Business backlash forces UK to rethink crackdown on foreign lobbying – POLITICO

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LONDON – Rishi Sunak’s government is reconsidering its much-vaunted plans for a US-style foreign lobbying register after an outcry from companies worried it would scare away foreign investment.

The Foreign Influence Registration Scheme – contained in the National Security Bill currently making its way through the British Parliament – is intended to protect British politics from malign foreign influence.

It has long been demanded by lawmakers concerned about covert lobbying by hostile states such as Russia and China, and the Home Office has looked to similar schemes in the United States and Australia for inspiration.

But overseas companies operating in the UK have warned that the current draft of the scheme is far broader than international equivalents and say it risks deterring investment as well as preventing the day-to-day engagement of companies based in UK-friendly countries.

One senior business figure — who represents a major overseas company in a UK ally — described the scheme as it stands as one of the “most thought-out, stupidest, ill-considered pieces of legislation” they had ever seen.

A British government official confirmed to POLITICO that the registry is now being reconsidered.

“It is under review,” the official said. There was a lot of opposition and it was recorded.

The planned scheme, which the government hopes will shine a light on hostile forces trying to influence UK decision-makers, will require most foreign organisations, including businesses and charities, to publicly register every interaction they have with a UK policymaker or risk committing a criminal offense that carries a potential prison sentence.

All communications with ministers, officials, MPs and election candidates deemed to be “for the purpose of influencing UK public life” will need to be registered in advance, within 10 days of planning.

But while ministers have promised that the registration requirements will be “clear, simple and proportionate”, they are yet to reveal details of how the scheme will work. The companies say they were caught off guard when the plan was revealed just before the Christmas holidays.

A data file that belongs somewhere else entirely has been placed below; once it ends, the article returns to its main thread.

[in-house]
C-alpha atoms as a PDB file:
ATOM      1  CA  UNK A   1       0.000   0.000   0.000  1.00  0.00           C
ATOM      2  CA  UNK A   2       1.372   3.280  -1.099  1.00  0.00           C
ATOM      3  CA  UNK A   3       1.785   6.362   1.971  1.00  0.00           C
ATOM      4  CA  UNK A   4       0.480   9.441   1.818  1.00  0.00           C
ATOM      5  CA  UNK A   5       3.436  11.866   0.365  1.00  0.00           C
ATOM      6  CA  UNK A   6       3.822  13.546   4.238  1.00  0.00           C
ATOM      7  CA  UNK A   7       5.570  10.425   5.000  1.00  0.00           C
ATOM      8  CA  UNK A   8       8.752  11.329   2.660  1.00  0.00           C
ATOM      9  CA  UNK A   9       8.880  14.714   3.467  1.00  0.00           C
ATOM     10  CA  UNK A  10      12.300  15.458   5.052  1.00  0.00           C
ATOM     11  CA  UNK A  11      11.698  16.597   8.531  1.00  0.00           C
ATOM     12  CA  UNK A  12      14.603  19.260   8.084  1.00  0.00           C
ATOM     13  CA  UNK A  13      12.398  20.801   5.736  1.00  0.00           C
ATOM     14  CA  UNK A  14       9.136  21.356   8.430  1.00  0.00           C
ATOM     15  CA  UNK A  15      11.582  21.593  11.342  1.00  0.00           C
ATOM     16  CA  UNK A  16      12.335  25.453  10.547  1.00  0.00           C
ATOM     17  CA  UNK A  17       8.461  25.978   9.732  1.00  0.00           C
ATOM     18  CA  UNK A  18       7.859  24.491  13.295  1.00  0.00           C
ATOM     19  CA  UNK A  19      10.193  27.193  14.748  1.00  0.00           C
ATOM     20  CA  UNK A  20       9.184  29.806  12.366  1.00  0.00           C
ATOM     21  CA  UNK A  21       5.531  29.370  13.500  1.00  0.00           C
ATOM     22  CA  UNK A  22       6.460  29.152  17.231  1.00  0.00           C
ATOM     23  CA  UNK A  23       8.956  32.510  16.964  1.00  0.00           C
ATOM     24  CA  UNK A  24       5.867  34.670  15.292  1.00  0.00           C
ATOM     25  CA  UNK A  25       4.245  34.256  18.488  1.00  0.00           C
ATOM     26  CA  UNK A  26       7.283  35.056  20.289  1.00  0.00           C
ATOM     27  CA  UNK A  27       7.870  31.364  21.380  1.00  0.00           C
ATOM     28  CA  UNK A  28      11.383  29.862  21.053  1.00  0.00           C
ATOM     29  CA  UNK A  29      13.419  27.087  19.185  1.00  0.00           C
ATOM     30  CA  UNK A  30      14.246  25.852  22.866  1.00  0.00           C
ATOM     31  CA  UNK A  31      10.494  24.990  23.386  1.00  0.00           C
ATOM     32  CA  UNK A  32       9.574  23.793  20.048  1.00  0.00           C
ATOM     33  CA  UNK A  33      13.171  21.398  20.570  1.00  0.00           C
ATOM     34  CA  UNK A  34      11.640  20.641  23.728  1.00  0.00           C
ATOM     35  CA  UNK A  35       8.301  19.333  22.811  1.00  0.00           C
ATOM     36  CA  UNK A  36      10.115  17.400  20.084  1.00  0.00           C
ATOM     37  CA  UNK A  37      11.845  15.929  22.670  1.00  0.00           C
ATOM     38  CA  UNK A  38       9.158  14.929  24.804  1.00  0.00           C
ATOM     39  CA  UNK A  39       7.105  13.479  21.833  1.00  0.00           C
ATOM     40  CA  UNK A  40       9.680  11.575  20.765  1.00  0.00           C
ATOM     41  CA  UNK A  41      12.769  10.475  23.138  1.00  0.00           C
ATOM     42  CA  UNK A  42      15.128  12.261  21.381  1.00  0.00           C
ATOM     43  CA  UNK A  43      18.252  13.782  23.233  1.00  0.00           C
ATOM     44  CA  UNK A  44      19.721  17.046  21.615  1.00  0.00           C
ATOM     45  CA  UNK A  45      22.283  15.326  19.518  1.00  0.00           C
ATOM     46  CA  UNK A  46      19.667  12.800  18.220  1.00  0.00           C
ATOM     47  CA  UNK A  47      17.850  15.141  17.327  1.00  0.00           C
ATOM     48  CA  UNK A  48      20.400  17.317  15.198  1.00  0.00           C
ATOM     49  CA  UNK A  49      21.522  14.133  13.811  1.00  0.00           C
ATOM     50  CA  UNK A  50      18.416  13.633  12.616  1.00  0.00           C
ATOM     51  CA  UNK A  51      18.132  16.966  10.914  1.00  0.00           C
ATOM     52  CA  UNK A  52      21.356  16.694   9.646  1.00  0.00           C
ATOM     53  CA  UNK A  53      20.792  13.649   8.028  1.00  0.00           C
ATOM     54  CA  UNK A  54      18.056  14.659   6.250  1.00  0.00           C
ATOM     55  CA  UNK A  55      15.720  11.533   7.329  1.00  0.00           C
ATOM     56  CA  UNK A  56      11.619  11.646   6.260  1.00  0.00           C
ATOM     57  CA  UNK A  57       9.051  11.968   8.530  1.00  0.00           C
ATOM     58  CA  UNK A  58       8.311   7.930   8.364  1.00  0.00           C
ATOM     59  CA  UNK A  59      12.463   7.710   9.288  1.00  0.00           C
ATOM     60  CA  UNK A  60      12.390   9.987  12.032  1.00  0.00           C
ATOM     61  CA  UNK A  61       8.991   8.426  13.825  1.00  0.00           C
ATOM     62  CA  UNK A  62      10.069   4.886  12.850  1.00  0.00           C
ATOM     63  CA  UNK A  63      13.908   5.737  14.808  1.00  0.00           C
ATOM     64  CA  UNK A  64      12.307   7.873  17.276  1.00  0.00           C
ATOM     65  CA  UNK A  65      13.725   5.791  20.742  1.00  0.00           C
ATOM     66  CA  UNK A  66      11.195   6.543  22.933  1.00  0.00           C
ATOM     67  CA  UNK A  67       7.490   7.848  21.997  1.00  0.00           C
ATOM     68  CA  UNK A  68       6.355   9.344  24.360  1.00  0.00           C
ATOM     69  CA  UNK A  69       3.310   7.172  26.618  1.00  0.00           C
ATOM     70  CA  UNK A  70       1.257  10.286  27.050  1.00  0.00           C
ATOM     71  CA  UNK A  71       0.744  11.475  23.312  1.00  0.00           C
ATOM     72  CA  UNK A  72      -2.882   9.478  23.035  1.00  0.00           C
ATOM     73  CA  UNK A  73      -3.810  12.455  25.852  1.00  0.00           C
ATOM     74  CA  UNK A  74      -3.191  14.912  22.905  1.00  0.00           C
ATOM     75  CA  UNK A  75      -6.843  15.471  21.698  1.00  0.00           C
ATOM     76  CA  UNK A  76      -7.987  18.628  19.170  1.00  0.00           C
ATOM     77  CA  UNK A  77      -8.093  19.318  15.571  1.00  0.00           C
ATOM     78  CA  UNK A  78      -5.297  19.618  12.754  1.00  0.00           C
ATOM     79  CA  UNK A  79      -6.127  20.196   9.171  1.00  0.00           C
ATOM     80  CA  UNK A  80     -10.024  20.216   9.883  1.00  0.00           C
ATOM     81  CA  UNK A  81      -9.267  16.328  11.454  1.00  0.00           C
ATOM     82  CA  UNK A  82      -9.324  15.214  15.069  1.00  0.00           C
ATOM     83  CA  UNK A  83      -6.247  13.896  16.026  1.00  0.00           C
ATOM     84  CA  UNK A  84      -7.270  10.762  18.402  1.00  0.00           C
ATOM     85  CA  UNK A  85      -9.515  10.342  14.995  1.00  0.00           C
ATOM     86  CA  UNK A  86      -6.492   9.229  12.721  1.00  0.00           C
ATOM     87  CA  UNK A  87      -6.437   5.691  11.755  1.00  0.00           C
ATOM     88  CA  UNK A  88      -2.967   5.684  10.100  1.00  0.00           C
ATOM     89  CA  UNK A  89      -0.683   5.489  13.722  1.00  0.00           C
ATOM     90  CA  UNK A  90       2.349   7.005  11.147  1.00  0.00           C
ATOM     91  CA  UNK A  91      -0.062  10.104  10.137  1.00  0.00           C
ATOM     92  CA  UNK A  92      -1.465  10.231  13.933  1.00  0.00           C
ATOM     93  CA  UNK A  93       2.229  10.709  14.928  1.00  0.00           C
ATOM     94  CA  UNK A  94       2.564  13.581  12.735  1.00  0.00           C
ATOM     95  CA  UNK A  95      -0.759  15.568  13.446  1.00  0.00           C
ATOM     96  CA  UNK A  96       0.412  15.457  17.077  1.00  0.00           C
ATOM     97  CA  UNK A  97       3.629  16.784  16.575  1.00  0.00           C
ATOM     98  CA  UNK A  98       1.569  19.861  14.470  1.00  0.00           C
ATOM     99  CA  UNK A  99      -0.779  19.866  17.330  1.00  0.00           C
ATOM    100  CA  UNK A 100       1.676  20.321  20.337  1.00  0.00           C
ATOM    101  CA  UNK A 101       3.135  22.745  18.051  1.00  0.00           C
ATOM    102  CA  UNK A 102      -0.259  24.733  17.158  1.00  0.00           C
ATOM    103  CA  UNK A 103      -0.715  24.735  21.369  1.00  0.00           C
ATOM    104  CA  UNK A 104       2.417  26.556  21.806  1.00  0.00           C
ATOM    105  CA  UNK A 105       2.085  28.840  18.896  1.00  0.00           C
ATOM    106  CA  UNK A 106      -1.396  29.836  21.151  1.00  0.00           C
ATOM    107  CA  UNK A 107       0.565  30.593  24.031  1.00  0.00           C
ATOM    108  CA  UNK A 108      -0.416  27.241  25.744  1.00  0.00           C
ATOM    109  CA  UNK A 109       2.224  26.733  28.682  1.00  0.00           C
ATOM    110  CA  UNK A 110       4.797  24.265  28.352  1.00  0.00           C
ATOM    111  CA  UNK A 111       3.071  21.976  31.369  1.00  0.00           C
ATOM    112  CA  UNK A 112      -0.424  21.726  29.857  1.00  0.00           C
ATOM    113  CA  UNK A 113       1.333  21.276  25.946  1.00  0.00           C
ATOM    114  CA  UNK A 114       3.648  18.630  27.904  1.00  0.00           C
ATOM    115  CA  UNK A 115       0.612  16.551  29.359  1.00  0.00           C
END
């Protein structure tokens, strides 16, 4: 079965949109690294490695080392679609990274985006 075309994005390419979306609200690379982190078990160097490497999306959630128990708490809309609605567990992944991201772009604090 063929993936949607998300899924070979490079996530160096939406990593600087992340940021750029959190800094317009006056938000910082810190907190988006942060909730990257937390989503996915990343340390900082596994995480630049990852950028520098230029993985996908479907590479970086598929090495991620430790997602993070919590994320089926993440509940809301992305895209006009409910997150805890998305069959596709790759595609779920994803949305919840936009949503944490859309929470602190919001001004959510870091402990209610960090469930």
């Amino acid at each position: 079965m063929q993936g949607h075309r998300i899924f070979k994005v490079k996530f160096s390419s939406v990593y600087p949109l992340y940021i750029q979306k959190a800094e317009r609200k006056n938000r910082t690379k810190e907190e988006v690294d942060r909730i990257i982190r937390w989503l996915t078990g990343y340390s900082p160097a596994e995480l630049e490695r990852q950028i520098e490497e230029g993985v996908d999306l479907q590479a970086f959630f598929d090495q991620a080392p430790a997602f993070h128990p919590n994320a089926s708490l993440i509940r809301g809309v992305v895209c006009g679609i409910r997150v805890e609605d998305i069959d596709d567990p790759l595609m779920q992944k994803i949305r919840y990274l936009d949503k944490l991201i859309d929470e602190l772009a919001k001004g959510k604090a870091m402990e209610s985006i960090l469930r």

“We’re not going to stop lobbying or stop doing business in the UK, but it’s potentially going to be a lot of red tape,” said this overseas business person.

“It’s going to lead to over-compliance,” they added, “and in some extreme cases, talking to some of my colleagues in other companies and business organizations, their attitude is that it’s going to be so complicated that they’re just not going to be bothered to work together.” with the government.”


Business groups have raised a number of specific concerns about the current scheme — originally promised by Boris Johnson’s government — and have pressed the UK Home Office for a rethink.

Officials from the Ministry of Business, Energy and Industrial Strategy have also passed on concerns to the Home Office.

Critics of the proposed register argue that it does not distinguish between hostile powers and countries with which Britain has strong relations, and some companies are calling on the Home Office to introduce a “white list” of countries whose companies will not have to register.

“It’s just crackers in a way that doesn’t differentiate between a company from Norway and a company from North Korea,” said the business person quoted above.

The government has also been warned that the way the new scheme interacts with the UK’s current lobbying laws — long criticized as inadequate by transparency campaigners — will mean a large proportion of domestic lobbyists will continue to be exempt from any registration requirement , even as those working for foreign companies are forced to do so.

Other proposals put to ministers in a bid to improve the plan include introducing US-style exemptions for commercial activities or ditching the so-called “primary tier” of the scheme – which requires broad registration – in favor of more targeted moves by the government to name a specific foreign power and company it wants to hone in on.

A Home Office spokesman said: “The Foreign Influence Registration Scheme is designed to strengthen the integrity of British democracy and protect the UK from state threats.”

They added: “Openness and transparency are key in a democracy and the government is clear that the scheme will highlight the nature and extent of foreign influence in the UK.”

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